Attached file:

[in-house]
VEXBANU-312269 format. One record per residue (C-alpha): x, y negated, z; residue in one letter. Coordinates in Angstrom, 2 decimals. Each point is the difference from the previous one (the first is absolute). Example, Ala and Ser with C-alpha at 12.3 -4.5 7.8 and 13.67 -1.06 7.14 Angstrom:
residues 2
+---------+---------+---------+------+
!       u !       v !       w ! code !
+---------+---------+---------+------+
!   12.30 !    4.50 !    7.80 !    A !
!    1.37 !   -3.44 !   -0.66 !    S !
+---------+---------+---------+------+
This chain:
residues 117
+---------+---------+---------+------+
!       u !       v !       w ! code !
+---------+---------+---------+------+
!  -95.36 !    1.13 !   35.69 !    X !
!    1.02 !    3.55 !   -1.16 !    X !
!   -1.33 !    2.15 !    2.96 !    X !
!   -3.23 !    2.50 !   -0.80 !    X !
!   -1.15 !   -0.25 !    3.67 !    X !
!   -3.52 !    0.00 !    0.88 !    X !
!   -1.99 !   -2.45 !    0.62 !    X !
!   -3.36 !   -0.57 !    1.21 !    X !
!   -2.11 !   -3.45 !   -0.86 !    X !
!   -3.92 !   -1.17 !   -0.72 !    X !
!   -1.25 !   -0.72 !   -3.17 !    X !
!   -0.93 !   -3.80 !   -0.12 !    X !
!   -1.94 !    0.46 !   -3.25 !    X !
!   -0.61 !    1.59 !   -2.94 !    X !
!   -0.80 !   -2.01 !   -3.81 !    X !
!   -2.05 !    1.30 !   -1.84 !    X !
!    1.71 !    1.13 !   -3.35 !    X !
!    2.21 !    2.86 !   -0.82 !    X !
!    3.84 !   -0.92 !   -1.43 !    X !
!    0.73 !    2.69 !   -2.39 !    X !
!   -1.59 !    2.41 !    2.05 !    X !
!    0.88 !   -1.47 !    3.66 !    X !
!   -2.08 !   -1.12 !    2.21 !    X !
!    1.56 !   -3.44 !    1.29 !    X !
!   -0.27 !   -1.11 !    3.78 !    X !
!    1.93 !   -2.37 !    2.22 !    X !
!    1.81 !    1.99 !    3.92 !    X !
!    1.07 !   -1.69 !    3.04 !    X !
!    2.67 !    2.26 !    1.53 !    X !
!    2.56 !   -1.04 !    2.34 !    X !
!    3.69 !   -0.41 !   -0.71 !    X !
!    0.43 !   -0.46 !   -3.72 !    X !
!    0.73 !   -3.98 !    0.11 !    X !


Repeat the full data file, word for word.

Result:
[in-house]
VEXBANU-312269 format. One record per residue (C-alpha): x, y negated, z; residue in one letter. Coordinates in Angstrom, 2 decimals. Each point is the difference from the previous one (the first is absolute). Example, Ala and Ser with C-alpha at 12.3 -4.5 7.8 and 13.67 -1.06 7.14 Angstrom:
residues 2
+---------+---------+---------+------+
!       u !       v !       w ! code !
+---------+---------+---------+------+
!   12.30 !    4.50 !    7.80 !    A !
!    1.37 !   -3.44 !   -0.66 !    S !
+---------+---------+---------+------+
This chain:
residues 117
+---------+---------+---------+------+
!       u !       v !       w ! code !
+---------+---------+---------+------+
!  -95.36 !    1.13 !   35.69 !    X !
!    1.02 !    3.55 !   -1.16 !    X !
!   -1.33 !    2.15 !    2.96 !    X !
!   -3.23 !    2.50 !   -0.80 !    X !
!   -1.15 !   -0.25 !    3.67 !    X !
!   -3.52 !    0.00 !    0.88 !    X !
!   -1.99 !   -2.45 !    0.62 !    X !
!   -3.36 !   -0.57 !    1.21 !    X !
!   -2.11 !   -3.45 !   -0.86 !    X !
!   -3.92 !   -1.17 !   -0.72 !    X !
!   -1.25 !   -0.72 !   -3.17 !    X !
!   -0.93 !   -3.80 !   -0.12 !    X !
!   -1.94 !    0.46 !   -3.25 !    X !
!   -0.61 !    1.59 !   -2.94 !    X !
!   -0.80 !   -2.01 !   -3.81 !    X !
!   -2.05 !    1.30 !   -1.84 !    X !
!    1.71 !    1.13 !   -3.35 !    X !
!    2.21 !    2.86 !   -0.82 !    X !
!    3.84 !   -0.92 !   -1.43 !    X !
!    0.73 !    2.69 !   -2.39 !    X !
!   -1.59 !    2.41 !    2.05 !    X !
!    0.88 !   -1.47 !    3.66 !    X !
!   -2.08 !   -1.12 !    2.21 !    X !
!    1.56 !   -3.44 !    1.29 !    X !
!   -0.27 !   -1.11 !    3.78 !    X !
!    1.93 !   -2.37 !    2.22 !    X !
!    1.81 !    1.99 !    3.92 !    X !
!    1.07 !   -1.69 !    3.04 !    X !
!    2.67 !    2.26 !    1.53 !    X !
!    2.56 !   -1.04 !    2.34 !    X !
!    3.69 !   -0.41 !   -0.71 !    X !
!    0.43 !   -0.46 !   -3.72 !    X !
!    0.73 !   -3.98 !    0.11 !    X !